Friday, 29 June 2012

Sexuality and young people with intellectual disability: Mothers' views

The final peer review scientific journal paper from our joint research with Andrew Jahoda and Jaycee Pownall of Glasgow University, on sexuality and young people with intellectual disability, has just been published:

Pownall, J. D., Jahoda, A., & Hastings, R. P. (2012). Sexuality and sex education of adolescents with intellectual disabilities: Mothers’ attitudes, experiences, and support needs. Intellectual and Developmental Disabilities, 50, 140-154.
See link for abstract (summary of the paper)
http://aaiddjournals.org/doi/abs/10.1352/1934-9556-50.2.140 


An easy read summary of the findings from the research can be downloaded at:

http://www.esrc.ac.uk/my-esrc/grants/RES-000-22-3124/outputs/Read/c8086eb2-d71c-4129-9bac-c931f7c359c7

A briefing paper for professionals and policy makers:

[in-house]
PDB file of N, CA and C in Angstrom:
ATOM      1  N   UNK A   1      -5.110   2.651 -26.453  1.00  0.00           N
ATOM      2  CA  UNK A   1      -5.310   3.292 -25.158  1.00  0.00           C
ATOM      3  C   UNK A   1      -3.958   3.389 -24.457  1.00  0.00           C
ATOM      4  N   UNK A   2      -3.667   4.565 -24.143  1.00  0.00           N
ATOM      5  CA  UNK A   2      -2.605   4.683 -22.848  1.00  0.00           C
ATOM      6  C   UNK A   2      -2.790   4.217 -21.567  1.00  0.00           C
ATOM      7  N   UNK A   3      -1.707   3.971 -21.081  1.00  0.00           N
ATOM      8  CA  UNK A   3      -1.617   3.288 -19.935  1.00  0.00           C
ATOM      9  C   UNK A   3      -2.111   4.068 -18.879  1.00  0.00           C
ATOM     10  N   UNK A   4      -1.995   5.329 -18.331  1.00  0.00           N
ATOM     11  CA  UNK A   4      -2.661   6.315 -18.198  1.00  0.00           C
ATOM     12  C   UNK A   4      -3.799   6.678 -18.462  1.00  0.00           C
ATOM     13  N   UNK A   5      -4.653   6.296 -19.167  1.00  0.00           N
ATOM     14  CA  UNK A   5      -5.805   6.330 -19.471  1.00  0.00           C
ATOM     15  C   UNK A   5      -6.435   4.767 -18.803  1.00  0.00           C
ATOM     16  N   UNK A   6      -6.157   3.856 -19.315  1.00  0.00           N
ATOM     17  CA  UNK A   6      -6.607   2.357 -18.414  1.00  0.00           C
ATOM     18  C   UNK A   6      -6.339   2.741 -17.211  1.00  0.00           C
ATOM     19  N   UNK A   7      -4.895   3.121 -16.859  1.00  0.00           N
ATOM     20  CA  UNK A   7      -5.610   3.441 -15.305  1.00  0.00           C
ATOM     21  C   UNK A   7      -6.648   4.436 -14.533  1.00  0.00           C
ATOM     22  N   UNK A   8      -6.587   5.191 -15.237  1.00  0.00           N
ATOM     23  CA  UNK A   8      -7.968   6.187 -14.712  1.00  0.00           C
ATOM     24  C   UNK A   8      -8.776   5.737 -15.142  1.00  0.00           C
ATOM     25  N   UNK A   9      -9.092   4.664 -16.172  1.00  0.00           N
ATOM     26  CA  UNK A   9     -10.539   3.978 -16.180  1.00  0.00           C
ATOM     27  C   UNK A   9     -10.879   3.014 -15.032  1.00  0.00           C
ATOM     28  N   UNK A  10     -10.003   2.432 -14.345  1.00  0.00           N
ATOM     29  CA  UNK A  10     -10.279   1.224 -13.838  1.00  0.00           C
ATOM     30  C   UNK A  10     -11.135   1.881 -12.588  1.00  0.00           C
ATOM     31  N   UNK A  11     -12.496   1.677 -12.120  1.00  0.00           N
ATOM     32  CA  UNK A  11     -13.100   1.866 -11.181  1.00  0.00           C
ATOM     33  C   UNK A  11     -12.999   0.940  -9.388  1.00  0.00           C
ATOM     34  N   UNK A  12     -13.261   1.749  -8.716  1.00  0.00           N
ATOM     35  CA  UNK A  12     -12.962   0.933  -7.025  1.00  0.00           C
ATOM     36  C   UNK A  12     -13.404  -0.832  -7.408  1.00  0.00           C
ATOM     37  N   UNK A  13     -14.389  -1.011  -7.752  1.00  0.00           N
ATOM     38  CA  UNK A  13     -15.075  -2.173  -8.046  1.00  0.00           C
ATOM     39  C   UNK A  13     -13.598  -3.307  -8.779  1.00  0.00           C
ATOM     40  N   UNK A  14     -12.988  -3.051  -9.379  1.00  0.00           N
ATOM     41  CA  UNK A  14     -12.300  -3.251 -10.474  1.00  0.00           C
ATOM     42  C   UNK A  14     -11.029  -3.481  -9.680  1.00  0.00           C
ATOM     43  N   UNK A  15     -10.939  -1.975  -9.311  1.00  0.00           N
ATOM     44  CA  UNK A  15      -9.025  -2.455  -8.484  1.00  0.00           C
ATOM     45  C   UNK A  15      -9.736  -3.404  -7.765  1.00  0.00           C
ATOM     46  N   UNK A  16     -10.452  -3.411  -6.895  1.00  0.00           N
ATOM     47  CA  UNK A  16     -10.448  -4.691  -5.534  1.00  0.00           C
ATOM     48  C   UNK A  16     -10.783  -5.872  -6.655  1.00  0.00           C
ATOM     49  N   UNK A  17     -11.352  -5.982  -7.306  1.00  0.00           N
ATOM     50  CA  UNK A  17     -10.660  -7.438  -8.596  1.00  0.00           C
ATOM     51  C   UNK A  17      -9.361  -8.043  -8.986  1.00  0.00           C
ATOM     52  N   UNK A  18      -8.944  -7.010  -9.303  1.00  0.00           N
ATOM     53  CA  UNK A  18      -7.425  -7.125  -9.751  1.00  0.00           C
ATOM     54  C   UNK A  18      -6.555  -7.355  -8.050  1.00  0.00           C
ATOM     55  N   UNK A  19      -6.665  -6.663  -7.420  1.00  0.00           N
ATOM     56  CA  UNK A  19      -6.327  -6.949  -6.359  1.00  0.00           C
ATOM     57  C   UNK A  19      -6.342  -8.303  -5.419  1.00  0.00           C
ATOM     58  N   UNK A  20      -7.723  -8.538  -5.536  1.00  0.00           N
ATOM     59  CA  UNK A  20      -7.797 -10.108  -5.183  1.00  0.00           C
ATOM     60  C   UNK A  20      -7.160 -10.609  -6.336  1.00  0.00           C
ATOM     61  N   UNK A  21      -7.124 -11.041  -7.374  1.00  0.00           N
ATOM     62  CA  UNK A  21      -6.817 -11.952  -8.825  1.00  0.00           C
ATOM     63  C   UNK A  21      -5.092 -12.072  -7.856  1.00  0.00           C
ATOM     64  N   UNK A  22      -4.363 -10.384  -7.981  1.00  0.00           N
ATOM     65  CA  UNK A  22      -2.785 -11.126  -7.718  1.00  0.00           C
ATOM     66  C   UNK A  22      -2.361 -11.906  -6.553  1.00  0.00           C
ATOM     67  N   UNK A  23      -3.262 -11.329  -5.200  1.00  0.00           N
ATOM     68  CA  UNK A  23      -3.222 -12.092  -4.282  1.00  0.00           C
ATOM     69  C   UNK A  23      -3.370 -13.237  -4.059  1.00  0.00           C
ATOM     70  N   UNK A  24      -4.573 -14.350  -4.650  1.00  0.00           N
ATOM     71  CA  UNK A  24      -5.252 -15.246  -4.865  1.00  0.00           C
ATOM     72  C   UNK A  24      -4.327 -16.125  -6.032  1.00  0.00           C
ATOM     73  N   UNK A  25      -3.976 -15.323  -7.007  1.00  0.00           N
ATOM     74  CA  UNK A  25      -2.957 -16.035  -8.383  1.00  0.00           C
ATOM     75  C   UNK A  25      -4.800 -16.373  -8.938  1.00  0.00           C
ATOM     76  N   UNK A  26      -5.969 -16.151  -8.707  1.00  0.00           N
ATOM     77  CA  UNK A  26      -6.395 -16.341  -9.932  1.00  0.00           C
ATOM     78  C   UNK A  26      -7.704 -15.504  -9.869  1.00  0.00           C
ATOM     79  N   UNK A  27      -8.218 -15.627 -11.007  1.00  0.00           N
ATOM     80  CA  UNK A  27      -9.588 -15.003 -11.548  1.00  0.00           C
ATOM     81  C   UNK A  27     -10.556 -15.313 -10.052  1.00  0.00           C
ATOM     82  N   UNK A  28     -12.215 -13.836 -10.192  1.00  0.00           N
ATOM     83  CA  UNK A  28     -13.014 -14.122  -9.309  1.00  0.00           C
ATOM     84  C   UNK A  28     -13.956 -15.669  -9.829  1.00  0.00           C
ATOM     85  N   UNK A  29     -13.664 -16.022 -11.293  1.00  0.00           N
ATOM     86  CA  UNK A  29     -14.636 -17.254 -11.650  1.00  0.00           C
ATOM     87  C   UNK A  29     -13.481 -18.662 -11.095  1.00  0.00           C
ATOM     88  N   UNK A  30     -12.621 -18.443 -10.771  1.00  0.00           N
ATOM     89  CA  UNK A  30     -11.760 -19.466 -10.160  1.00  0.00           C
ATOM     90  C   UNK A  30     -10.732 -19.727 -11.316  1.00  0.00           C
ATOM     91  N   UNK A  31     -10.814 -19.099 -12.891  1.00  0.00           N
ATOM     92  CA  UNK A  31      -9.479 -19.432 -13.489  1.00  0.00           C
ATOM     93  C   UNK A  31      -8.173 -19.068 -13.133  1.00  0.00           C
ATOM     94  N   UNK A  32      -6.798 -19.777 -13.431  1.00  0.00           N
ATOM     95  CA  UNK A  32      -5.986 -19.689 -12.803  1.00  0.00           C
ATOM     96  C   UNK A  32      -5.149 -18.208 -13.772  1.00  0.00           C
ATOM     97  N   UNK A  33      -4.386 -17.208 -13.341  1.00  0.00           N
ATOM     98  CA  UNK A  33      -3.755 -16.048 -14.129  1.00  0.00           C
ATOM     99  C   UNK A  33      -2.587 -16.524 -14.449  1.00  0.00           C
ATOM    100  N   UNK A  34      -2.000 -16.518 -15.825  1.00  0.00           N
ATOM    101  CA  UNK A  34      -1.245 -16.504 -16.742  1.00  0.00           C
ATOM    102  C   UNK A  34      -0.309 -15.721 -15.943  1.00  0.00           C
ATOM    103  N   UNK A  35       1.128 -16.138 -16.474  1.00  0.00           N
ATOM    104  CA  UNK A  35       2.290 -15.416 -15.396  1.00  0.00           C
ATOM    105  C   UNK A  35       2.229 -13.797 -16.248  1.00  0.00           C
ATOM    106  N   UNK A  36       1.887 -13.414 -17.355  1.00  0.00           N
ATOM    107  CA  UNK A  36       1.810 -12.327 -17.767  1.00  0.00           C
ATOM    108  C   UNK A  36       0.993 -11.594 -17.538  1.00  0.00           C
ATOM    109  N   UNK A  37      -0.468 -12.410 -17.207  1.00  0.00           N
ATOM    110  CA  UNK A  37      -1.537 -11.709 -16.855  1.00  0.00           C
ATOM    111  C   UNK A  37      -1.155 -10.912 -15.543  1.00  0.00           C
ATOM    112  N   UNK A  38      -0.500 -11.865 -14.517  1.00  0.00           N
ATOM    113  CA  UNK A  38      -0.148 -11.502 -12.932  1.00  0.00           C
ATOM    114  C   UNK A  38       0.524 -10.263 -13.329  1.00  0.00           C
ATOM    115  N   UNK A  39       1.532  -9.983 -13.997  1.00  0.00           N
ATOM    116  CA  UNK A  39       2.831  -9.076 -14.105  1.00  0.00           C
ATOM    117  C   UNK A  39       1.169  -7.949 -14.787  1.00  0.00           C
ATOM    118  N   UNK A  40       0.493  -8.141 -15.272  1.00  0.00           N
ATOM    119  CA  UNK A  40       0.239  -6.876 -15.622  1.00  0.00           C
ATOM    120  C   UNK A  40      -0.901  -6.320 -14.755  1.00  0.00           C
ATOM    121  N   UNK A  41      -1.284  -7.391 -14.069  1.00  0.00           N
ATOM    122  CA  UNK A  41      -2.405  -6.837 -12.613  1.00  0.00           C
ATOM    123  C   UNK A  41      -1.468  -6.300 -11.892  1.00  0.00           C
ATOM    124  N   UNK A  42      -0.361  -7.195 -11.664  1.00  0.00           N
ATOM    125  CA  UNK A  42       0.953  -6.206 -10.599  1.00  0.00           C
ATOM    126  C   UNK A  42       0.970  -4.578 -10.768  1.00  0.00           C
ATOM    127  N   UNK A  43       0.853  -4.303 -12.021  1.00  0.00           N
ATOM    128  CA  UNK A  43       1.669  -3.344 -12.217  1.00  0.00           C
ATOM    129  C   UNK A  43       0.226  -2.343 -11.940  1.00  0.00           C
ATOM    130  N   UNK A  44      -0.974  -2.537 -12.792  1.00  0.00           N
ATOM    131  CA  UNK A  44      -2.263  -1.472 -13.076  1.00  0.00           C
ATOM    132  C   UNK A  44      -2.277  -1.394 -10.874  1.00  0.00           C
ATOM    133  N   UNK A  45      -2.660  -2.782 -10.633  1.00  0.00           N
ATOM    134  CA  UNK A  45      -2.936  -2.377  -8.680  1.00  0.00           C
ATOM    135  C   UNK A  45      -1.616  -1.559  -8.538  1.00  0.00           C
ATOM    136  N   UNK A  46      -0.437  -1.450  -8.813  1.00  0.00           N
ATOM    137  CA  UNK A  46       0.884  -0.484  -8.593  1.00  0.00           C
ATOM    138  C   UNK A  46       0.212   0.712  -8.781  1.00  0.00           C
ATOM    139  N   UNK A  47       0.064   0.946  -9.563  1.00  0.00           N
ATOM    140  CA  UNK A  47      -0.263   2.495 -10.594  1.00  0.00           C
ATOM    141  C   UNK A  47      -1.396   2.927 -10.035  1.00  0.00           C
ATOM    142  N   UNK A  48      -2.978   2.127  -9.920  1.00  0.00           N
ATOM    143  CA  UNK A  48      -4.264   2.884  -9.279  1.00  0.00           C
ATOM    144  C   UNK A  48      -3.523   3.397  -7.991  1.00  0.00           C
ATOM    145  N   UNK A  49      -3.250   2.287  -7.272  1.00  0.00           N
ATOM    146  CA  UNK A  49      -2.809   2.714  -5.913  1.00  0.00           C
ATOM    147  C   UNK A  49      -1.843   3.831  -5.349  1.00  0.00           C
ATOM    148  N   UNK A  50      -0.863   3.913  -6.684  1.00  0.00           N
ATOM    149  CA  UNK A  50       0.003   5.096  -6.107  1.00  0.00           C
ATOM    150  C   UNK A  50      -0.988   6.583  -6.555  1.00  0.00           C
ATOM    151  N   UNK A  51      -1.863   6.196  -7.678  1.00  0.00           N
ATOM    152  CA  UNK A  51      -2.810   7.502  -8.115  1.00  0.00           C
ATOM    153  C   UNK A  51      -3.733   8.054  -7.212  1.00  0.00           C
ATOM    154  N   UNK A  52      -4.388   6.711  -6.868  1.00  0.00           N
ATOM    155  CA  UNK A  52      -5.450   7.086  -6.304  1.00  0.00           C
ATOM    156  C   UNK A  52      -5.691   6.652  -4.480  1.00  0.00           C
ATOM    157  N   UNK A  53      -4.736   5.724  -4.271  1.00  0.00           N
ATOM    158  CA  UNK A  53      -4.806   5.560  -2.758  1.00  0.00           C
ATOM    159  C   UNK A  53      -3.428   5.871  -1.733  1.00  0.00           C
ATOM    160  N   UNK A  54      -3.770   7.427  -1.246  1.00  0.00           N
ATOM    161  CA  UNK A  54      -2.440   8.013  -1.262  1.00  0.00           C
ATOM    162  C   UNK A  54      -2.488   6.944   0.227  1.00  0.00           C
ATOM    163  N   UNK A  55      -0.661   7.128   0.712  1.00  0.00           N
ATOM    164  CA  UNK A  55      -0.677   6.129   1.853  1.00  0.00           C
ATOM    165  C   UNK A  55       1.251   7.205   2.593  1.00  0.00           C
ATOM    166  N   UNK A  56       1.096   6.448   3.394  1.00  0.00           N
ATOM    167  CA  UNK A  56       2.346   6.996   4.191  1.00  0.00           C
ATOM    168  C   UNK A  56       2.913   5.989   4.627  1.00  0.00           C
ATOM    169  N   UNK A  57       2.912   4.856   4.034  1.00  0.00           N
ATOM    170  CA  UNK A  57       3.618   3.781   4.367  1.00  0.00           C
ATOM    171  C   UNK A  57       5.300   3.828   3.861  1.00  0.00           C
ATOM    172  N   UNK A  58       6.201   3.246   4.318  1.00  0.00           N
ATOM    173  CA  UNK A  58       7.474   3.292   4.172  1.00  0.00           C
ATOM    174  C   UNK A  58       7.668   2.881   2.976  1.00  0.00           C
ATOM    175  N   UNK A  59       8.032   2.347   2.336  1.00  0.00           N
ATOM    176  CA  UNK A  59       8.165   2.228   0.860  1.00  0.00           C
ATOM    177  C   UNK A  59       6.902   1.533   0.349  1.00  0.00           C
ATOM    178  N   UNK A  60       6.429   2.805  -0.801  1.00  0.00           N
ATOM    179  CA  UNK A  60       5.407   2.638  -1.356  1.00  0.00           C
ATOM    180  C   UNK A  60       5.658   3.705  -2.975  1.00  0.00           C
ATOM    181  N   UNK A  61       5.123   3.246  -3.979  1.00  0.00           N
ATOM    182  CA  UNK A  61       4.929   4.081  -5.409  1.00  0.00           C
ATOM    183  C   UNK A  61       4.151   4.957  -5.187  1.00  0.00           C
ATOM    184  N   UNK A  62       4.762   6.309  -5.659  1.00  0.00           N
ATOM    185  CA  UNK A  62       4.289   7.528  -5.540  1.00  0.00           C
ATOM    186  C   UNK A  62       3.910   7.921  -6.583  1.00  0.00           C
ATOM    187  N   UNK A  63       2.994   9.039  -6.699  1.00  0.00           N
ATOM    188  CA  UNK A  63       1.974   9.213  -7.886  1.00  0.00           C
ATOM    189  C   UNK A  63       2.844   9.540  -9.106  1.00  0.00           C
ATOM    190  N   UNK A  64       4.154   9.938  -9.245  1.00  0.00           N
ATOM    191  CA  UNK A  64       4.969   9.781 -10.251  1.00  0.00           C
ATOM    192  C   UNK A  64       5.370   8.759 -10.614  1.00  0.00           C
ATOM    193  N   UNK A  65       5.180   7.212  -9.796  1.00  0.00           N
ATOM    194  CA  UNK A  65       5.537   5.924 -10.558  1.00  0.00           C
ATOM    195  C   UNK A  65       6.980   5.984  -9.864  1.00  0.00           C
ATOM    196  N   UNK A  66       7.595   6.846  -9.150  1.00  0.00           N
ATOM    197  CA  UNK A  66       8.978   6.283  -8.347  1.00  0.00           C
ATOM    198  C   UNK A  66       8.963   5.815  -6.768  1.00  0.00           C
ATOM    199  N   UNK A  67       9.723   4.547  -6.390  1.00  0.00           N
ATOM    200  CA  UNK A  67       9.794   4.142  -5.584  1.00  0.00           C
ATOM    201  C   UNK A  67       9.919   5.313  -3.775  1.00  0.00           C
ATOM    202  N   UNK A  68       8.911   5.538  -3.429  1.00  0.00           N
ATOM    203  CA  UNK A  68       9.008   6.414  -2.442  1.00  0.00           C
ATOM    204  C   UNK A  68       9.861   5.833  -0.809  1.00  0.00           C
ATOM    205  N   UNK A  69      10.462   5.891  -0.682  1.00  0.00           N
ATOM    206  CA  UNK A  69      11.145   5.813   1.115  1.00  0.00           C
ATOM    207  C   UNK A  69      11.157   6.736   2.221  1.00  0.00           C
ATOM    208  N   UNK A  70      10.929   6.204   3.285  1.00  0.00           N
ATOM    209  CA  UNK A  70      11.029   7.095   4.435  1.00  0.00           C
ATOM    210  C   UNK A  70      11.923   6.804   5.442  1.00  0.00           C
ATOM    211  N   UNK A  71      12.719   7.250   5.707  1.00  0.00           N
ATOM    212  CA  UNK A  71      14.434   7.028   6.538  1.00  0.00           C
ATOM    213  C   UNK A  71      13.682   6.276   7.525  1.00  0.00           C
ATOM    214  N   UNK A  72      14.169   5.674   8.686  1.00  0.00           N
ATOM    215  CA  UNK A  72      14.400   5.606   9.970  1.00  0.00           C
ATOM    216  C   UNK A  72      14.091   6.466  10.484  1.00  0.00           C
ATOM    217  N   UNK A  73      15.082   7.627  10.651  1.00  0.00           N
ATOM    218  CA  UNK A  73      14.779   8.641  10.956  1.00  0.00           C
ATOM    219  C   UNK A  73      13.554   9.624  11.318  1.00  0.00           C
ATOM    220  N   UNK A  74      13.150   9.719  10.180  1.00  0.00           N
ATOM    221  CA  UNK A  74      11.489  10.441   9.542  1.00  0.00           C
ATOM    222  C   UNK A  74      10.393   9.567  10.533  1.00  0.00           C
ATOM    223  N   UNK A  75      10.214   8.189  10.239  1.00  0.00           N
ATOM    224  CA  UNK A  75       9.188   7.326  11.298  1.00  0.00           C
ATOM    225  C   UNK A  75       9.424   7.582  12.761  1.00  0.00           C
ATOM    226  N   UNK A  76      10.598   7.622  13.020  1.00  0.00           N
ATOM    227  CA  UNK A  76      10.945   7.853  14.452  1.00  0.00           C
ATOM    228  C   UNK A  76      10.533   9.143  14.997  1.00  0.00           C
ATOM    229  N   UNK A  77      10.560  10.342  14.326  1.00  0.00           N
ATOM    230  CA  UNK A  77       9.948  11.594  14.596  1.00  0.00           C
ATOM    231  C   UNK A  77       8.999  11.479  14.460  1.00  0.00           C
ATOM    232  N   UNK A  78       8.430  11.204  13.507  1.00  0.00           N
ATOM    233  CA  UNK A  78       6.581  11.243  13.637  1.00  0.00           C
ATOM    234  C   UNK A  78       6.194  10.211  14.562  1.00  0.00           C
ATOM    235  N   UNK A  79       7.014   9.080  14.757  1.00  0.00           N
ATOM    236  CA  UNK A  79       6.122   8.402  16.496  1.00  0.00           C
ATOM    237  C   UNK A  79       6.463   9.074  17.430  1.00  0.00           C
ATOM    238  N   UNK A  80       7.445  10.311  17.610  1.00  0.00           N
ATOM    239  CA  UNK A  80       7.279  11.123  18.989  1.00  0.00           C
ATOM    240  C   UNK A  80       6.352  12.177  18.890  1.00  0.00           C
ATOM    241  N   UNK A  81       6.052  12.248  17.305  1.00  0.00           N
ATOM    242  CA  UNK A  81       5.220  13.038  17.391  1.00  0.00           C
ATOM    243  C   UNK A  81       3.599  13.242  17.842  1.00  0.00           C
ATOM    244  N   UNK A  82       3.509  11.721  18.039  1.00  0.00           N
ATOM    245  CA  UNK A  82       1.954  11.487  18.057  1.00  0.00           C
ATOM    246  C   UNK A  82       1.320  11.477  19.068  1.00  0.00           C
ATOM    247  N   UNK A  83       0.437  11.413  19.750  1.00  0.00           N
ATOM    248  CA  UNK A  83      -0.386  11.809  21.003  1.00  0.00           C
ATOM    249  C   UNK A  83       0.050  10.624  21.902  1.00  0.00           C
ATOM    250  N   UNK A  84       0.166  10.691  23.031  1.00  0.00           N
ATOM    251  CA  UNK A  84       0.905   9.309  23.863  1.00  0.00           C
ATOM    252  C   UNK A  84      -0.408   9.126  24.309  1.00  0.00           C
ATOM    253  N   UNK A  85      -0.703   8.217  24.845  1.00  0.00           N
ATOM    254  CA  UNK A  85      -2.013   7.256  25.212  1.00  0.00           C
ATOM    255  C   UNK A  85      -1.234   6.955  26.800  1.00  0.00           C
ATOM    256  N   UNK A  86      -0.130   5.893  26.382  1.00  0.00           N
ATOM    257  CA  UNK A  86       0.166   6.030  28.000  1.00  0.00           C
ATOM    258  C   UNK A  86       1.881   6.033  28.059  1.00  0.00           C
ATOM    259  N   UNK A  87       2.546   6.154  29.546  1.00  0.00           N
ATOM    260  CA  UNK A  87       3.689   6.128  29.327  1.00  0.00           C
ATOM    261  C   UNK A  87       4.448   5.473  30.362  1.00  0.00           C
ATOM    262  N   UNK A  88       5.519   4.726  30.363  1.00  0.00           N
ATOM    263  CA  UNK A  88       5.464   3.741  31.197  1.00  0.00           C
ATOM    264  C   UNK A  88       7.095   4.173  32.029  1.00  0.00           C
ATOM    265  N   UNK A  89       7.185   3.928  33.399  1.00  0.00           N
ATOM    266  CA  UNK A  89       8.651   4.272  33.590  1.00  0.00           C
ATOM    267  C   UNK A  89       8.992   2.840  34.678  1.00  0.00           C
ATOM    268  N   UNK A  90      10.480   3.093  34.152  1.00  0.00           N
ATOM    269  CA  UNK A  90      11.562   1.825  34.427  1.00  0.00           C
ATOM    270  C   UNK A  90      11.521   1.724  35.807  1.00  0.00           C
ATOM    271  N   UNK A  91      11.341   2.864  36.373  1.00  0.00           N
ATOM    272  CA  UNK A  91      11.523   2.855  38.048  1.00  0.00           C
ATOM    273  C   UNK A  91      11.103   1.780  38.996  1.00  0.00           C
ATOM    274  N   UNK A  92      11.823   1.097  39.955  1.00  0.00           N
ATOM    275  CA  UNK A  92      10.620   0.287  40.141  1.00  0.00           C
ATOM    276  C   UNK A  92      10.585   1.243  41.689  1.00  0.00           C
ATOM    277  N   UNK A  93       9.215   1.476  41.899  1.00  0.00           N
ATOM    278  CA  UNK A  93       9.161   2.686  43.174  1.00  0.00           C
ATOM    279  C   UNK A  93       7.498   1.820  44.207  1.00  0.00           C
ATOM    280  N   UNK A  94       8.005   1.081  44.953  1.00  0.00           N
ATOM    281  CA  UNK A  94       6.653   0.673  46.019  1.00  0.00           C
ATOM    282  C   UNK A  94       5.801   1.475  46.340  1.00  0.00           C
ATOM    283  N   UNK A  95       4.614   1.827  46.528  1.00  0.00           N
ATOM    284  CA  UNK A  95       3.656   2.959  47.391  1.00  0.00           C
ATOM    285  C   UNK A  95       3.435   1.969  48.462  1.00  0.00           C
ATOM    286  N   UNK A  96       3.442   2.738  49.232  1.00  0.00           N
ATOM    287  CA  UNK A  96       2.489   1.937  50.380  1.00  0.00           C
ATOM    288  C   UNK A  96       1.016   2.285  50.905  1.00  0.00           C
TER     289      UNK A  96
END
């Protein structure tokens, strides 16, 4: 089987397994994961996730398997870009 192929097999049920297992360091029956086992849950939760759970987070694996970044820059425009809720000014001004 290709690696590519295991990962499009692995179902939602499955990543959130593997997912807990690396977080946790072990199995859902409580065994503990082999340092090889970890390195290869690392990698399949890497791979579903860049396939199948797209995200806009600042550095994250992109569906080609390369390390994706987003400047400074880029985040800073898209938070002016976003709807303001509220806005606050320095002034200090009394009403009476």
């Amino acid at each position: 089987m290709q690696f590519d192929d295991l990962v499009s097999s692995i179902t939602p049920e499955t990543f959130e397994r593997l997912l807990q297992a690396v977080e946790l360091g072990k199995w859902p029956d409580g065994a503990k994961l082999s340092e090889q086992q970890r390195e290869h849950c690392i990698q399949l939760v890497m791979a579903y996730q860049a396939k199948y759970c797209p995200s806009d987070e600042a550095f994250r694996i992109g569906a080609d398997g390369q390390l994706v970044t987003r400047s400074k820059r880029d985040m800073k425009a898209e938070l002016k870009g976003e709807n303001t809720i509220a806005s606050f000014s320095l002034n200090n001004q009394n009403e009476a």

http://www.esrc.ac.uk/my-esrc/grants/RES-000-22-3124/outputs/Read/032e8627-8dde-460e-a996-4a37197aeb60

The overall aim of the research was to understand mothers' views about sexuality and their young adult children with intellectual disability. Some headline findings included that mothers of young adult children with intellectual disability:



Found it even harder to talk to their young adult children with ID about sexual matters than their other non-disabled children
Often believed that these young adults were not as interested in developing sexual relationships and had fewer sexual feelings
Believed they had fewer chances to have a girlfriend or boyfriend or to start a sexual relationship
Delayed talking about sex with them, as they felt it was less urgent
Found it more challenging to know when to talk about sex because their child did not ask questions about it
When sex was talked about, focussed on being clear about what is appropriate and inappropriate sexual behaviour
Found it hard to strike a balance between independence and protection
Felt there was a lack of information and support to help them address their children’s needs and tended to leave this up to schools/colleges
Felt they didn’t have enough knowledge about intellectual disability and its impact on their child’s sexuality
Were unsure if their child could understand information given to them about sex

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